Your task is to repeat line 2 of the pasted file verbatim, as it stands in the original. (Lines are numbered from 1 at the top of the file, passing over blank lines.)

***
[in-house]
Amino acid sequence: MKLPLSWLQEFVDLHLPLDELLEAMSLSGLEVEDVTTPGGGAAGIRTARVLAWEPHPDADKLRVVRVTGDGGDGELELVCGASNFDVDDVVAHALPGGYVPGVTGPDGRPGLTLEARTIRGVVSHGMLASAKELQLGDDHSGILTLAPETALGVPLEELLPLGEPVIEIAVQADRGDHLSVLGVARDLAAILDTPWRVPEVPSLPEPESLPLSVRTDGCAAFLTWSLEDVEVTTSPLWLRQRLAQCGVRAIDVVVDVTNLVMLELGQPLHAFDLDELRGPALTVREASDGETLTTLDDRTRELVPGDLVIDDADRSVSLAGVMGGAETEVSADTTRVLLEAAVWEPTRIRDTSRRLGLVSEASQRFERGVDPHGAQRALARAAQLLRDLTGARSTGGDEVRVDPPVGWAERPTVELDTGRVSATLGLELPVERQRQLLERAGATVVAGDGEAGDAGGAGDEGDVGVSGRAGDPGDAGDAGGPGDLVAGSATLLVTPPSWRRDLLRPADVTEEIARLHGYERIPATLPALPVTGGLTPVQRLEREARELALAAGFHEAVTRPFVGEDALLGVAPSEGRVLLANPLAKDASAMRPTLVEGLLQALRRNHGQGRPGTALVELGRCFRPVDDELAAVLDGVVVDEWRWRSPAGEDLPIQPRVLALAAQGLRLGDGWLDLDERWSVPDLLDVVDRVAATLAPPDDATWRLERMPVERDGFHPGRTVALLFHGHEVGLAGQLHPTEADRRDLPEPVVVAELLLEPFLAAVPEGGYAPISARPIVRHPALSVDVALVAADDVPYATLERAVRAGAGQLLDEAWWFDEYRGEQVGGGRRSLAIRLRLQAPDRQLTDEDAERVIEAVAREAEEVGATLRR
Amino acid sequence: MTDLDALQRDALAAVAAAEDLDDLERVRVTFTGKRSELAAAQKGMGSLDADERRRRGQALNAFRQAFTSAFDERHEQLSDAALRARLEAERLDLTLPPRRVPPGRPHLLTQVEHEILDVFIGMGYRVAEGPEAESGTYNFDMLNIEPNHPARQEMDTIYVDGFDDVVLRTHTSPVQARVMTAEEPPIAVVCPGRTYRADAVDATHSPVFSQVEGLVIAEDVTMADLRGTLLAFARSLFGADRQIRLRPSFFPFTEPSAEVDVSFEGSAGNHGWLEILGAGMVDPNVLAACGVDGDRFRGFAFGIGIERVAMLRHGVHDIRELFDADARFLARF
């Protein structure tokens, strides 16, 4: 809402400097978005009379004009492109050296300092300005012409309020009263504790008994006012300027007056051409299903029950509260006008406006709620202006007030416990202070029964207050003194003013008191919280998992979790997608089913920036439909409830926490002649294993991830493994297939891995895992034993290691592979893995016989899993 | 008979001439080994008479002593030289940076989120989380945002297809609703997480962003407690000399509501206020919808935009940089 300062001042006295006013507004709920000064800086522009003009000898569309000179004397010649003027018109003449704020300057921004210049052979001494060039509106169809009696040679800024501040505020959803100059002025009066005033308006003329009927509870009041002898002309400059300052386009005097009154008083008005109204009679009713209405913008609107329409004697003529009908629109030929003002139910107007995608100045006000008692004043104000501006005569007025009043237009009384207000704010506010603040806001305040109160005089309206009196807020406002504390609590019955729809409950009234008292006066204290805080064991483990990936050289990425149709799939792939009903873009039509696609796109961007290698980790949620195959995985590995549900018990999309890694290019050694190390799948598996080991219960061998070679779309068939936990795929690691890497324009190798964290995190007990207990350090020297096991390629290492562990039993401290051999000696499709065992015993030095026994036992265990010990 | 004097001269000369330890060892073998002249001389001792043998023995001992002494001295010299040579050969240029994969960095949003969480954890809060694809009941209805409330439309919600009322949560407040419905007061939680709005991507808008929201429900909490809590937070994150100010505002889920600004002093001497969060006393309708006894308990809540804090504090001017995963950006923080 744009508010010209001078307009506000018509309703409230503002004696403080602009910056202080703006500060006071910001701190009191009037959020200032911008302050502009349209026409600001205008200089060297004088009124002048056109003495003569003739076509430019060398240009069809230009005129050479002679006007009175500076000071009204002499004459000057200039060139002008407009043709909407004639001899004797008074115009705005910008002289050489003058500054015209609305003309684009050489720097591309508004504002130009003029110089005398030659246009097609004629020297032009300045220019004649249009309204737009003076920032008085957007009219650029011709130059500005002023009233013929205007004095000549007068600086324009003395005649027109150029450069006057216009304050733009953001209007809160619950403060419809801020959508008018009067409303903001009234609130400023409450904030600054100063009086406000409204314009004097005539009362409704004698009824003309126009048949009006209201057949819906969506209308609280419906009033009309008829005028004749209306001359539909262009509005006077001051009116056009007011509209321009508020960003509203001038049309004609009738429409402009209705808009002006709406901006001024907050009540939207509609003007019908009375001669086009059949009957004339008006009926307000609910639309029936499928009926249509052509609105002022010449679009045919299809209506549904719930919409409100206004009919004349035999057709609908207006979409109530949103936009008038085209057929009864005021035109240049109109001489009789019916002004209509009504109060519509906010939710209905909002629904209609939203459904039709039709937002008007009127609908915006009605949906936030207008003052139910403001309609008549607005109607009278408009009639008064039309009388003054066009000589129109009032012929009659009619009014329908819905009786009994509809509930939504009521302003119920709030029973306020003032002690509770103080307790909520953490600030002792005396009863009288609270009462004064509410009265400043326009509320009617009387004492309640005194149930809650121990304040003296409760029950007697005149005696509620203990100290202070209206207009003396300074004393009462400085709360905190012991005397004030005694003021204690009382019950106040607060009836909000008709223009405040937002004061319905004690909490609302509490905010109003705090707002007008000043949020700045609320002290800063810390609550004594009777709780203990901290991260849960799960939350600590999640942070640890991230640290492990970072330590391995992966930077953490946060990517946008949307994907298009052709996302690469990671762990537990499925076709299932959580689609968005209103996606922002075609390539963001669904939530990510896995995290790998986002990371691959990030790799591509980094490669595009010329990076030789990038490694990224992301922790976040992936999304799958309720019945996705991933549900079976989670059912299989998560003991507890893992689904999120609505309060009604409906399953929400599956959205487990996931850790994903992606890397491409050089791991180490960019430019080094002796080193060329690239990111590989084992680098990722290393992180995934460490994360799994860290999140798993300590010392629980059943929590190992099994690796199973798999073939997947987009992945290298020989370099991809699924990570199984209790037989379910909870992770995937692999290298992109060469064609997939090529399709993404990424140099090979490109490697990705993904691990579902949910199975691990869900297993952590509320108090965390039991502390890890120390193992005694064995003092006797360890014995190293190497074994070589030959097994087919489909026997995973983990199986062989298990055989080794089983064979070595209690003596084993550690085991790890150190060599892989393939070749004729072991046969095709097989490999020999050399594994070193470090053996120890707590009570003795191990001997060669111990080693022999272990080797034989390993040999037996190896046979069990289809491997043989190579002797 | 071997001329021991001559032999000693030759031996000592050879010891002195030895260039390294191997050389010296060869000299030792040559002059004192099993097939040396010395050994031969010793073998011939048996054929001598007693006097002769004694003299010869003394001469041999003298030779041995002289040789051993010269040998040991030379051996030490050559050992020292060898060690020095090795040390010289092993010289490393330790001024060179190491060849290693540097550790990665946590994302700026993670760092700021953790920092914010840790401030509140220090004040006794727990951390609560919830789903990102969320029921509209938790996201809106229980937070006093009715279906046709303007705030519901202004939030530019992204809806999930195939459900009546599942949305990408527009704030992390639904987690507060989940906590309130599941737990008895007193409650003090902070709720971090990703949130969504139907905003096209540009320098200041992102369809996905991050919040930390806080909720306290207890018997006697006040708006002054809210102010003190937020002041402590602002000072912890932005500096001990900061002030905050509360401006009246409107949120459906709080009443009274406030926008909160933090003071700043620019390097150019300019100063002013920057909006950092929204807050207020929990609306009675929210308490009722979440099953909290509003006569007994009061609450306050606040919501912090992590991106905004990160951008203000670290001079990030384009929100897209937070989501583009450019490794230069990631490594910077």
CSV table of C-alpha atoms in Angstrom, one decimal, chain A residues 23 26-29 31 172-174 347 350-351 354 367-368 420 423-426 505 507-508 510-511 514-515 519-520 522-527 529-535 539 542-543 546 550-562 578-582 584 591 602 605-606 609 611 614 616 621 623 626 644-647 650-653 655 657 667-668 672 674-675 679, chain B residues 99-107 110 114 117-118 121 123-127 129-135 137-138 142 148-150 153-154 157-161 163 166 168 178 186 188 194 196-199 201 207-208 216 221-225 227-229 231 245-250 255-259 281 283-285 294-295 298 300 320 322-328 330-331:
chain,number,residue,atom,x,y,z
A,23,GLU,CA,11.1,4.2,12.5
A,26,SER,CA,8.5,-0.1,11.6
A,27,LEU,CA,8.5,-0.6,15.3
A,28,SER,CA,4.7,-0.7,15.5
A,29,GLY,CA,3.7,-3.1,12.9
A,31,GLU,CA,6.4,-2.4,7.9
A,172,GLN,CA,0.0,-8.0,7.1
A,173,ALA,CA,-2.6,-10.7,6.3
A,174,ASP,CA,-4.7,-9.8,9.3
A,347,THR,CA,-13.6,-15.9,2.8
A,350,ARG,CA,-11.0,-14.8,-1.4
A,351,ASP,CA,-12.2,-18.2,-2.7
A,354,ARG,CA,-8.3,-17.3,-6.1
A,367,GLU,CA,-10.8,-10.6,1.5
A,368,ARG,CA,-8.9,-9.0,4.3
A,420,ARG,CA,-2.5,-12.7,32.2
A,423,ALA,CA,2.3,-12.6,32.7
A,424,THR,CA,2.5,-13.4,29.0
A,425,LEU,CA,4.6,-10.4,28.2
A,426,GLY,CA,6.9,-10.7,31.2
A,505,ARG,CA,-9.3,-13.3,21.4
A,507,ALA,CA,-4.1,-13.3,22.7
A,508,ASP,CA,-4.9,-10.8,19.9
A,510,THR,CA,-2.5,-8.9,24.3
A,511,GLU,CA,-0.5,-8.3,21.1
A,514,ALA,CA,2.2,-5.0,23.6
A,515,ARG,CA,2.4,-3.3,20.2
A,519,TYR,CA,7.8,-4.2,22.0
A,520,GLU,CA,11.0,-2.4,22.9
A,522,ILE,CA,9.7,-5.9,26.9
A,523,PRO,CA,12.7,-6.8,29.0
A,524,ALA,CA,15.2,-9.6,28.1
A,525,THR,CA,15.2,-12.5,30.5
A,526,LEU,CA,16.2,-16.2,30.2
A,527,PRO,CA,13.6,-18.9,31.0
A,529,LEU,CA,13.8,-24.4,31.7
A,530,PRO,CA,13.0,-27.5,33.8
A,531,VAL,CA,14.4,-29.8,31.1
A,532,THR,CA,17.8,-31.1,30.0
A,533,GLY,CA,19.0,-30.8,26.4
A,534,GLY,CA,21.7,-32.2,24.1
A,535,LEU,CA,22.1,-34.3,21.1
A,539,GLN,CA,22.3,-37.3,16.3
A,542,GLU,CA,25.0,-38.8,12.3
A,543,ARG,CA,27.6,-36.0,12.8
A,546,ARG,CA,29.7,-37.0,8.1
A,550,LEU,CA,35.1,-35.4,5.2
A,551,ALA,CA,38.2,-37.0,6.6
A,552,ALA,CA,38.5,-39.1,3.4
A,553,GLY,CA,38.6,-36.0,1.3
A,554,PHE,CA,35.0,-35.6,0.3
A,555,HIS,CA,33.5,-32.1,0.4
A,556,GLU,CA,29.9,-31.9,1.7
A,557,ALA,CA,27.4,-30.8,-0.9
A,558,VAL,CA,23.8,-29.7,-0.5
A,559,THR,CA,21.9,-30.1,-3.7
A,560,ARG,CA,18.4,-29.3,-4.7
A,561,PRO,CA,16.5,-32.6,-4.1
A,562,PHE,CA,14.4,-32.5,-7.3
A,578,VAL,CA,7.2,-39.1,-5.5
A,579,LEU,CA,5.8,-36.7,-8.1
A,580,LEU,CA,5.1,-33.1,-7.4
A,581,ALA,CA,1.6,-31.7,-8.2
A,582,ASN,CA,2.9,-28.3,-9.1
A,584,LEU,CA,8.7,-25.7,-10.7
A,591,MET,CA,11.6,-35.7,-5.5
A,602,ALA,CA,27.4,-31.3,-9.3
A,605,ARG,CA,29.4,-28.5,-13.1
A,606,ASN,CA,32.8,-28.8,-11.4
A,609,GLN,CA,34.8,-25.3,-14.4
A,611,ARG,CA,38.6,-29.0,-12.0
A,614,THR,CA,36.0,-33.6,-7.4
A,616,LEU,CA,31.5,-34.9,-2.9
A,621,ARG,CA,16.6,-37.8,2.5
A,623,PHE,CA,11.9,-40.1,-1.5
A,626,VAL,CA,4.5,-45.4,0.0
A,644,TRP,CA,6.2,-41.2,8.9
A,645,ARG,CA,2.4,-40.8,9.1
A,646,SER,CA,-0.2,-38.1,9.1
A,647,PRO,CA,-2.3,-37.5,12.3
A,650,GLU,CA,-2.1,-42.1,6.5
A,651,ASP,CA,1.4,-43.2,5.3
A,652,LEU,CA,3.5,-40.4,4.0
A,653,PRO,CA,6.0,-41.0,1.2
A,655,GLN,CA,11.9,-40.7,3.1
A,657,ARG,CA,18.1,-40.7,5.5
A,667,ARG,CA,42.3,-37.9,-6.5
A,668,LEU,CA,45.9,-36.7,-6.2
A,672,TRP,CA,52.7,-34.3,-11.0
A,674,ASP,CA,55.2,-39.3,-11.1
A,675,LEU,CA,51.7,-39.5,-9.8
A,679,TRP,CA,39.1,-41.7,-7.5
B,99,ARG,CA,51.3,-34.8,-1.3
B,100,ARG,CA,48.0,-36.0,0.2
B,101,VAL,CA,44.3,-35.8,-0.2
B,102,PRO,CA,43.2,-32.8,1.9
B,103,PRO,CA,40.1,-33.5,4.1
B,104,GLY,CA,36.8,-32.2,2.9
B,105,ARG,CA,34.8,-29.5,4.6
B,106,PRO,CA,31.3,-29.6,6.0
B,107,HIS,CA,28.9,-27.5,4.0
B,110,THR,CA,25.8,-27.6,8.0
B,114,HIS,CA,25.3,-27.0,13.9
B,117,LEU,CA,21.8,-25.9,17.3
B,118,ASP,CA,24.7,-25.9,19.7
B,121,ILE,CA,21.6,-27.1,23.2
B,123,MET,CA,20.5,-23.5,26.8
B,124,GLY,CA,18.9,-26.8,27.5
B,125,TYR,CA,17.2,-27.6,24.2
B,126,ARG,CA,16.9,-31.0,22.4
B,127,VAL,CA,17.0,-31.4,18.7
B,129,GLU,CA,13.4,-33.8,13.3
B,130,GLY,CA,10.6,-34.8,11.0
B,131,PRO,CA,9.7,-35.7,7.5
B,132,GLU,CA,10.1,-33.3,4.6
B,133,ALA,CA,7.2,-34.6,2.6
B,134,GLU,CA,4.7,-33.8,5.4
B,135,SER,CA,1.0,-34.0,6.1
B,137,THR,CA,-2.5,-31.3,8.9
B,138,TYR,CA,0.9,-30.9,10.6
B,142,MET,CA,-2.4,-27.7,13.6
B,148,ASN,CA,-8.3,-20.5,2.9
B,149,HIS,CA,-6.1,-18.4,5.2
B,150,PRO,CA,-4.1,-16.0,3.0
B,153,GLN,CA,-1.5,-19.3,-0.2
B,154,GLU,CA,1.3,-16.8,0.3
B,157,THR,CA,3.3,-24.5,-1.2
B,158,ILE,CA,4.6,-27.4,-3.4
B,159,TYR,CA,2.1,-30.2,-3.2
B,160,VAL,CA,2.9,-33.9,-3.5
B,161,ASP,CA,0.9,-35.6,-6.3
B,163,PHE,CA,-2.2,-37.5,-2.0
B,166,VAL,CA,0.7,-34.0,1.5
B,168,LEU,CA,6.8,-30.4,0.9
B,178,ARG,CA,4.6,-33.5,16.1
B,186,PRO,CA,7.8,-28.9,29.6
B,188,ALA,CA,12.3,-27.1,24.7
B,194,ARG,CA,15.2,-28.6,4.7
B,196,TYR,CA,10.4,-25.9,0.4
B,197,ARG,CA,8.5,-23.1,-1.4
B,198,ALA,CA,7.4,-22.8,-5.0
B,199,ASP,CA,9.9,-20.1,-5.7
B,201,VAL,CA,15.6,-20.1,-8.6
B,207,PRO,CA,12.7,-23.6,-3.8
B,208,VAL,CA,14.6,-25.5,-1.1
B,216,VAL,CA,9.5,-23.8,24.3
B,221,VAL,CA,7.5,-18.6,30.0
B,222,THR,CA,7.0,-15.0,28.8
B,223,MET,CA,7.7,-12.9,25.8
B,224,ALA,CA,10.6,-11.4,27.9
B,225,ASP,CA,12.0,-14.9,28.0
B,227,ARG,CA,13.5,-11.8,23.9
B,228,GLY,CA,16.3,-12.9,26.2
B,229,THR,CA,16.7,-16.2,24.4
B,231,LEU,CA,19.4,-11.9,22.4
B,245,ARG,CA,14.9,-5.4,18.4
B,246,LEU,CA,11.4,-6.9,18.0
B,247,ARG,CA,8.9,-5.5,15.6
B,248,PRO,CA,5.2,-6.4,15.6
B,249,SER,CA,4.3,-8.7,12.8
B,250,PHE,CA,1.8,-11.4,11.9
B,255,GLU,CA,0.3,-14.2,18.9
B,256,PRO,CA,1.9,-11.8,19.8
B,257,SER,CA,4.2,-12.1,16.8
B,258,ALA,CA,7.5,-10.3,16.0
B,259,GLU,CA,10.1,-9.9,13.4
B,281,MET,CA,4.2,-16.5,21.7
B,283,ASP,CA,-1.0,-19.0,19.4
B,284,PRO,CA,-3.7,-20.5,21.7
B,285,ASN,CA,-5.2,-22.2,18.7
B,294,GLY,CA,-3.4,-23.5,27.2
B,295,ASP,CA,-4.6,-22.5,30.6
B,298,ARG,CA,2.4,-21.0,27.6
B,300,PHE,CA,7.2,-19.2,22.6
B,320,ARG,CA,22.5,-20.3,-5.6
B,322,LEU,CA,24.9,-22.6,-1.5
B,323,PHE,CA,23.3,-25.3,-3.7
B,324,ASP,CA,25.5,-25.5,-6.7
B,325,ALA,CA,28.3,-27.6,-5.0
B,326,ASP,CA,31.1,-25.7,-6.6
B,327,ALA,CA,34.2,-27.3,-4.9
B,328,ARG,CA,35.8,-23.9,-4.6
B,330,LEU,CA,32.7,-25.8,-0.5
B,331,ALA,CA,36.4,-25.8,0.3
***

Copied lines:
Amino acid sequence: MKLPLSWLQEFVDLHLPLDELLEAMSLSGLEVEDVTTPGGGAAGIRTARVLAWEPHPDADKLRVVRVTGDGGDGELELVCGASNFDVDDVVAHALPGGYVPGVTGPDGRPGLTLEARTIRGVVSHGMLASAKELQLGDDHSGILTLAPETALGVPLEELLPLGEPVIEIAVQADRGDHLSVLGVARDLAAILDTPWRVPEVPSLPEPESLPLSVRTDGCAAFLTWSLEDVEVTTSPLWLRQRLAQCGVRAIDVVVDVTNLVMLELGQPLHAFDLDELRGPALTVREASDGETLTTLDDRTRELVPGDLVIDDADRSVSLAGVMGGAETEVSADTTRVLLEAAVWEPTRIRDTSRRLGLVSEASQRFERGVDPHGAQRALARAAQLLRDLTGARSTGGDEVRVDPPVGWAERPTVELDTGRVSATLGLELPVERQRQLLERAGATVVAGDGEAGDAGGAGDEGDVGVSGRAGDPGDAGDAGGPGDLVAGSATLLVTPPSWRRDLLRPADVTEEIARLHGYERIPATLPALPVTGGLTPVQRLEREARELALAAGFHEAVTRPFVGEDALLGVAPSEGRVLLANPLAKDASAMRPTLVEGLLQALRRNHGQGRPGTALVELGRCFRPVDDELAAVLDGVVVDEWRWRSPAGEDLPIQPRVLALAAQGLRLGDGWLDLDERWSVPDLLDVVDRVAATLAPPDDATWRLERMPVERDGFHPGRTVALLFHGHEVGLAGQLHPTEADRRDLPEPVVVAELLLEPFLAAVPEGGYAPISARPIVRHPALSVDVALVAADDVPYATLERAVRAGAGQLLDEAWWFDEYRGEQVGGGRRSLAIRLRLQAPDRQLTDEDAERVIEAVAREAEEVGATLRR